Recycled Friday: Is £2.5 billion really spent on press releases in the UK?


I was inspired by the following comment from @adcontrarian in his latest blog post:

Because I am a lazy bastard and the thought of writing five posts a week is a constant source of terror, I have decided to introduce a new policy around here. From now on, on Fridays,  I’m going to recycle old posts that I like and that are still relevant. Today is our first Recycled Friday.

What a great idea. Having nearly 600 posts over 7 years gives me a good back catalogue to plunder.

Without further ado, here is a post I wrote five years ago – has much changed? You be the judge.

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New survey conducted by Benchmark Research on behalf of Glide Technologies has thrown up some interesting, if not entirely unsurprising, results about the PR industry in the UK today.

The full report is here:

Glide PR survey

However, the one item that caught my eye was the calculation that  £2.5bn is spent on press releases in the UK. This based on the survey finding that 39pc of PR professionals time is spent on creating, distributing, and following up on press releases – and the estimated total size of the UK PR industry at £6.5bn. Couple that with only 32% of releases received by the media being of genuine interest, then I calculate that means £1.7bn is being wasted on irrelevant press releases.

Although I’d take this calculation with a pinch of salt, it would be fair to say that an awful lot of money is still being spent (and wasted) on the humble press release.

The survey also highlighted a clear discrepancy between journalists desire to be contacted by email and PRs who still overwhelmingly use the phone.

I know the reasons for both sides views. Journalists have been jaundiced by too many wasteful phone calls along the lines of “did you get my press release”, or are you attending exhibition X (see Phil Muncaster of IT Week vent his spleen re: the pre-InfoSec deluge of calls asking him whether he was going – Muncaster InfoSec rant )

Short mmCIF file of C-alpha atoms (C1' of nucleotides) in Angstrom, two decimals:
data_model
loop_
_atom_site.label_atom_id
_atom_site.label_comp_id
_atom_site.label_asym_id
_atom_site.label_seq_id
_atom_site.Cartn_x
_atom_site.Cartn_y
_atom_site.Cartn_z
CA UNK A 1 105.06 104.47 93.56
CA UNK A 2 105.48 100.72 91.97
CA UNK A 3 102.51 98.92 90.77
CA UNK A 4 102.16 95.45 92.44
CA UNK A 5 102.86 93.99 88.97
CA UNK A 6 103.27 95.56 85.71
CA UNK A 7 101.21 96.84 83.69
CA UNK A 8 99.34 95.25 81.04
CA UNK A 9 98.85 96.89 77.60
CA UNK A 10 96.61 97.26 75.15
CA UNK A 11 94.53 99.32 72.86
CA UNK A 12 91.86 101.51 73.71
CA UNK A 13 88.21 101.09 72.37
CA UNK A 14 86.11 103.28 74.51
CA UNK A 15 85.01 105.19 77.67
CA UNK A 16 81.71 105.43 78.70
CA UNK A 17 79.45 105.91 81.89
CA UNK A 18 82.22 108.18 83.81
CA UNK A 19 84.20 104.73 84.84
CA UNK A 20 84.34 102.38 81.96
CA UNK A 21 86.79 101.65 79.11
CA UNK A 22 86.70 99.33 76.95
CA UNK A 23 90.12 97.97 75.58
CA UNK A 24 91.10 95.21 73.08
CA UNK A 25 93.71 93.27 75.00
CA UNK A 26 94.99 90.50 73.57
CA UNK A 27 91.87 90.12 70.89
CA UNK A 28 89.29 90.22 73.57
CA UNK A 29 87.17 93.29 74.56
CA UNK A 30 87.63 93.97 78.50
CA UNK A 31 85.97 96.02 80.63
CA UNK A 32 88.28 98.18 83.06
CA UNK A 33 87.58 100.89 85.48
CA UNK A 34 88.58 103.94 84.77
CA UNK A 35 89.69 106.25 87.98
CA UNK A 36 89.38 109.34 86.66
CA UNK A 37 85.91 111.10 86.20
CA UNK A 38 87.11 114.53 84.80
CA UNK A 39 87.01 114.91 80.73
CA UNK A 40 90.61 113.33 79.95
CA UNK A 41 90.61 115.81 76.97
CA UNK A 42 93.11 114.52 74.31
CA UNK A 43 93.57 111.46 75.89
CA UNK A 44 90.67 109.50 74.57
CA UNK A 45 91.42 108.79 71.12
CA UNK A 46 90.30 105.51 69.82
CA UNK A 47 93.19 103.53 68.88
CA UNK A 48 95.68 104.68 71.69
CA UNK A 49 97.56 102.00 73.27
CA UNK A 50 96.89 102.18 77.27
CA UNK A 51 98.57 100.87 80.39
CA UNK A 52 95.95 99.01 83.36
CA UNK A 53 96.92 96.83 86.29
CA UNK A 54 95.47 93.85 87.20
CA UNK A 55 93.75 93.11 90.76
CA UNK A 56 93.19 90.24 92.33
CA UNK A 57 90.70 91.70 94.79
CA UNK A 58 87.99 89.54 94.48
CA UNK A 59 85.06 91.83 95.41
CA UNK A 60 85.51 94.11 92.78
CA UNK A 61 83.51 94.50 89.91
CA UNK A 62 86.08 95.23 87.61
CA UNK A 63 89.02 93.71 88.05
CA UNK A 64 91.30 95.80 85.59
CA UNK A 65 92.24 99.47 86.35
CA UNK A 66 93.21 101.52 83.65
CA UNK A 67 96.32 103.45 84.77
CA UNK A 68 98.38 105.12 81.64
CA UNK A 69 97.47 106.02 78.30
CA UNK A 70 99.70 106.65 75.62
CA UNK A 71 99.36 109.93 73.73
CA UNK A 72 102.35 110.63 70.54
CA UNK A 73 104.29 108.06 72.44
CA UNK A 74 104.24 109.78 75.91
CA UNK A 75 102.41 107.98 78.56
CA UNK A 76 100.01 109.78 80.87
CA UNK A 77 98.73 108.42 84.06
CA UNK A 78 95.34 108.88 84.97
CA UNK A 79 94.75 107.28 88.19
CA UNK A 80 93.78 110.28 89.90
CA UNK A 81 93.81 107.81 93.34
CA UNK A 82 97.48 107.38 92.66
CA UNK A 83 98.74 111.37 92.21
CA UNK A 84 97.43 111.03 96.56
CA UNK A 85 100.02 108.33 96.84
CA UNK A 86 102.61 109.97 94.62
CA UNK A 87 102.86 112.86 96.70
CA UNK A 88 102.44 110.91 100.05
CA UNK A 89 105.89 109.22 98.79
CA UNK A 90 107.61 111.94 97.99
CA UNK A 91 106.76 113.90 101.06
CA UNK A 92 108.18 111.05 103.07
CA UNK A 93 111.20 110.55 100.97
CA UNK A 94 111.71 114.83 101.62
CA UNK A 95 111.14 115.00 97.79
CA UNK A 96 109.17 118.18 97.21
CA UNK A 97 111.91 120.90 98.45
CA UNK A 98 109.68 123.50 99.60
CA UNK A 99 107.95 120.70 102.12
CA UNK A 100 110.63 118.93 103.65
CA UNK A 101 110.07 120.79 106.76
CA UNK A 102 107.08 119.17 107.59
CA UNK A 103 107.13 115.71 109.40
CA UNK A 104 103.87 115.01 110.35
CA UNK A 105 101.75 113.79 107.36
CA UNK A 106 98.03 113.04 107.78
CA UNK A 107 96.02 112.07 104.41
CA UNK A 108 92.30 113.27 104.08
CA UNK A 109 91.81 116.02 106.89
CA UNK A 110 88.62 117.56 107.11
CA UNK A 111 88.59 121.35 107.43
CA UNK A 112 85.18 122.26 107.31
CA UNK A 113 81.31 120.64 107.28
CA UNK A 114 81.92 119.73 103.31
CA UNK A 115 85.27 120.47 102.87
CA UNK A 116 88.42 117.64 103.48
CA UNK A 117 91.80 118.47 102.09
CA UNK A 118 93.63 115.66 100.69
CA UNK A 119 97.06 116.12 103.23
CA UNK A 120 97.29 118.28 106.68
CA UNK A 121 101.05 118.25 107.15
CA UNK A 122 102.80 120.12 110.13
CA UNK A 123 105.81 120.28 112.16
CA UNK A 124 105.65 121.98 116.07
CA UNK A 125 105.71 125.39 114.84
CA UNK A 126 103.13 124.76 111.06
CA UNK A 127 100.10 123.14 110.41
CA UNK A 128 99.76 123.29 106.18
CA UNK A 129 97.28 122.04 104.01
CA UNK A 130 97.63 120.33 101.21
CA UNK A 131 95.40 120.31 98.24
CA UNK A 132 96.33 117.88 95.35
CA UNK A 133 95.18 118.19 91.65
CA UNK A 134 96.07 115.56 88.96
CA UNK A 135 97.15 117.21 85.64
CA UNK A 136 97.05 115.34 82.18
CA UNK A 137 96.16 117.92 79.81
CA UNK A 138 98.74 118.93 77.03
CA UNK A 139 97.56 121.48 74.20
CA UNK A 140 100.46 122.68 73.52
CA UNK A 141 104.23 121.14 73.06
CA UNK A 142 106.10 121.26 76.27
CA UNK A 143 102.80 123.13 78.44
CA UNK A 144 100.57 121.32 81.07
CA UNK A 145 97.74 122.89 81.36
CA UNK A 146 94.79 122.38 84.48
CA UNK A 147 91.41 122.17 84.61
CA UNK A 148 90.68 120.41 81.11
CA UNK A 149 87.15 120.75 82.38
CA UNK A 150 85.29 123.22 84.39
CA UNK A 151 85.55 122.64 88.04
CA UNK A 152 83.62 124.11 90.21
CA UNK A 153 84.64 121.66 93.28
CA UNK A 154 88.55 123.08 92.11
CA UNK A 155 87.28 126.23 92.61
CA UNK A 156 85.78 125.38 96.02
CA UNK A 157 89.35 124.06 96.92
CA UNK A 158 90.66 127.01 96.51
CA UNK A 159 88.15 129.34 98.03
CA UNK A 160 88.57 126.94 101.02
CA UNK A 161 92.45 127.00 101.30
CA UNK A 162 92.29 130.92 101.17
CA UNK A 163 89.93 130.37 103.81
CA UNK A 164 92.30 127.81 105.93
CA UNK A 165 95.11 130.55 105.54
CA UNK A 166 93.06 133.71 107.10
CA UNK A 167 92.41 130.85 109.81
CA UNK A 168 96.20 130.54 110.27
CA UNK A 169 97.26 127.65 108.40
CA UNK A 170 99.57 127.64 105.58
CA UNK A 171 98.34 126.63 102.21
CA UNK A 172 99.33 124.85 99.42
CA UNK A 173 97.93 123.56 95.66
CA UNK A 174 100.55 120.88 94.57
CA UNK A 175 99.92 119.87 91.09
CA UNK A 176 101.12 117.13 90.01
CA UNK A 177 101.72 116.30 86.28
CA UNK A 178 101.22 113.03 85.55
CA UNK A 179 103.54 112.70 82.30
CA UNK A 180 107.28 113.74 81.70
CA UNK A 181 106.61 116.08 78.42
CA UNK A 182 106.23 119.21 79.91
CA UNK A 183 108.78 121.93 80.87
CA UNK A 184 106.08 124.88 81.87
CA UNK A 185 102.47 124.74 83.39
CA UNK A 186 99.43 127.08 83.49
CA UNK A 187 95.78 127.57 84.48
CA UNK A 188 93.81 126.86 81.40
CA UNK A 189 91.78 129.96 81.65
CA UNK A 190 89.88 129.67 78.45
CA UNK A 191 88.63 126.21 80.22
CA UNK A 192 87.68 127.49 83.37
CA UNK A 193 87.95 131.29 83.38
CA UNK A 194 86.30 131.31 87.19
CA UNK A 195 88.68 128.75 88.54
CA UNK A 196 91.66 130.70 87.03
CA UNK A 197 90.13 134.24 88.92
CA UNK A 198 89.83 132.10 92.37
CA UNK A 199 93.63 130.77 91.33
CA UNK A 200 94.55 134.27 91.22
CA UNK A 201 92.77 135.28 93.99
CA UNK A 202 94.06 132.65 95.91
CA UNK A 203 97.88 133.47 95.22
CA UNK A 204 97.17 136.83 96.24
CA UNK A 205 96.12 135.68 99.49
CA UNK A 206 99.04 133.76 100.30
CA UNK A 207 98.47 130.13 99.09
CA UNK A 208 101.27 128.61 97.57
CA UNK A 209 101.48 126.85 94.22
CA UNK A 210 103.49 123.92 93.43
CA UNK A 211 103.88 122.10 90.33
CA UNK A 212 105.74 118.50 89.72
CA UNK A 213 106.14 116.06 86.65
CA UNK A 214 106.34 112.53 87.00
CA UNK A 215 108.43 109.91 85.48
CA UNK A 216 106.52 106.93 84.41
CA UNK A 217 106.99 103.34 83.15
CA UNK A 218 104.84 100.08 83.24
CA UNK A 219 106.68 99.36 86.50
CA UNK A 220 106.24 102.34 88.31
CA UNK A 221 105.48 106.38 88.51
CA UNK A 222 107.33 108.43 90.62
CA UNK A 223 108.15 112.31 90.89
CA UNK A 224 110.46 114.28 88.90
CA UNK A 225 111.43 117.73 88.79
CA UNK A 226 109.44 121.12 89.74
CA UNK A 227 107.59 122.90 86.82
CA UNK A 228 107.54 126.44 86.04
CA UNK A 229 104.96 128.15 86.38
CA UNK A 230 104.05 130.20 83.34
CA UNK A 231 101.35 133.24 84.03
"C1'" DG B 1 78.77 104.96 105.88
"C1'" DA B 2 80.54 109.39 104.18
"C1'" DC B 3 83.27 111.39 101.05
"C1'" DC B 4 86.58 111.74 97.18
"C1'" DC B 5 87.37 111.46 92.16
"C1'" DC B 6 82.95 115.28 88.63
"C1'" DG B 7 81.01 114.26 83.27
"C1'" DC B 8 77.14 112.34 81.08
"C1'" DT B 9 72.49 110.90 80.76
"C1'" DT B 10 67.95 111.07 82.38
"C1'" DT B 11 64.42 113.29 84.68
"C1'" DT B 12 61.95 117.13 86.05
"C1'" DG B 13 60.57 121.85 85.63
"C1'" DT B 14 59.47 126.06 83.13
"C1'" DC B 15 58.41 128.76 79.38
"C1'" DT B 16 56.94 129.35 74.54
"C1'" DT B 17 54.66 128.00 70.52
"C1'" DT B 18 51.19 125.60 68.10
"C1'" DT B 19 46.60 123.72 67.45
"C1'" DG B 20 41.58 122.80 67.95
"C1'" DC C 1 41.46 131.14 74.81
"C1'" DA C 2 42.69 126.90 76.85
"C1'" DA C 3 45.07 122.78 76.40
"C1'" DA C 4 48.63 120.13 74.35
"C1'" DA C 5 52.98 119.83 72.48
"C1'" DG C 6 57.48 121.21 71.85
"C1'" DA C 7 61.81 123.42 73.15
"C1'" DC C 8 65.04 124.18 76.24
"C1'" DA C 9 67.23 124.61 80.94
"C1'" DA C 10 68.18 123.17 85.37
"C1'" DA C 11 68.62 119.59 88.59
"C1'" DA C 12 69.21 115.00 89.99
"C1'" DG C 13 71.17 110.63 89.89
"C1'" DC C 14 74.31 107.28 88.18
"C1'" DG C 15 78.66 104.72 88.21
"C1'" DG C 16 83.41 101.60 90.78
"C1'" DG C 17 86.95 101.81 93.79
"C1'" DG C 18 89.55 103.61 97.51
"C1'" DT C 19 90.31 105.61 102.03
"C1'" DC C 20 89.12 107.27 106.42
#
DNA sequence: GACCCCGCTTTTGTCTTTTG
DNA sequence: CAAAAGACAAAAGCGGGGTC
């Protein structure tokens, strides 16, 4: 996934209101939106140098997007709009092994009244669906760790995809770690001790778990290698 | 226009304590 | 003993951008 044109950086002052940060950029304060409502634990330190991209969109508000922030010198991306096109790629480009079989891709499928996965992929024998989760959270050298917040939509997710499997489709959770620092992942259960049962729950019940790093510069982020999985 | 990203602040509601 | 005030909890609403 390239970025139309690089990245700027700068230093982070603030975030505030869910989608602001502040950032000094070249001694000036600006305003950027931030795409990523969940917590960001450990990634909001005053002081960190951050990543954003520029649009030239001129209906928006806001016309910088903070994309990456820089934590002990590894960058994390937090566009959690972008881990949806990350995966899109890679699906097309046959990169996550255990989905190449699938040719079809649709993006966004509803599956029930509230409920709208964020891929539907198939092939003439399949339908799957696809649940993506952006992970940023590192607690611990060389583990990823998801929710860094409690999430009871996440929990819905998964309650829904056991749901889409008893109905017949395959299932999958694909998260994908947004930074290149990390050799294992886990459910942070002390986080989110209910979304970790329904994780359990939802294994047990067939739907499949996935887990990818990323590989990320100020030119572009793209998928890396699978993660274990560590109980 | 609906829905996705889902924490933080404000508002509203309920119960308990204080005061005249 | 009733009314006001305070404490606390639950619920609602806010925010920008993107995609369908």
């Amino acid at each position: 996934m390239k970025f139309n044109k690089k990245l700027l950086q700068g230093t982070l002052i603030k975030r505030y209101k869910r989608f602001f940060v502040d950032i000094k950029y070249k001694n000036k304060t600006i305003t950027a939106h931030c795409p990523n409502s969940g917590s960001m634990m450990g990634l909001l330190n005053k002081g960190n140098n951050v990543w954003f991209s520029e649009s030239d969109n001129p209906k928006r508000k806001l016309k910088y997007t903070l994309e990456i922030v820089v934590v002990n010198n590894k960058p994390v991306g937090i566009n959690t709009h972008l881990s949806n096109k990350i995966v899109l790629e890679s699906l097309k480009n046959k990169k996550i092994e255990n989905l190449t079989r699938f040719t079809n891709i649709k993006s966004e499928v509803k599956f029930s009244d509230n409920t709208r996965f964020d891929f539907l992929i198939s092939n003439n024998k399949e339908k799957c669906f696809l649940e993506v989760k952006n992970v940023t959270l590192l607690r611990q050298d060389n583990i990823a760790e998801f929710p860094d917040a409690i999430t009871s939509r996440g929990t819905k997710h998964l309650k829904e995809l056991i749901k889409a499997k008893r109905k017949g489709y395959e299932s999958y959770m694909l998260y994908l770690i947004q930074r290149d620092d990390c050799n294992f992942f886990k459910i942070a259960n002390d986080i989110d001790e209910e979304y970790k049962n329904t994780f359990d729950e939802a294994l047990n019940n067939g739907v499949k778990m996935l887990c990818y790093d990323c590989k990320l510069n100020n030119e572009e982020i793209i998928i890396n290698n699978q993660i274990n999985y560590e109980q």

On the other side, PRs often feel that they will get more “attention” by actually talking to the journalist. Though of course that still means you need a good enough story to give them.

My take on the survey as a whole is that is shows the same old values still apply to PR in terms of media relations – journalists will give the time of day to a trusted source – but even that doesn’t guarantee they will use a story. Perhaps some of that wasted £1.7bn could be spent on training PR professionals to get better at becoming trusted information sources.

Other findings below:

81% of Journalists on a desert island opt for laptop over a phone

Email remains the most popular delivery format for journalists. Fax, post, newswire, PDA and SMS all decline. RSS and IM emerge.

76% of journalists more likely to use press communication with photos etc.

89% of journalists will visit an organisation’s website most of the time when writing about them

Journalist Complaints

Poor use of email (e.g. sending large attachments) accounts for the two greatest online deterrents to journalists

Only 32% of releases received by the media are of genuine interest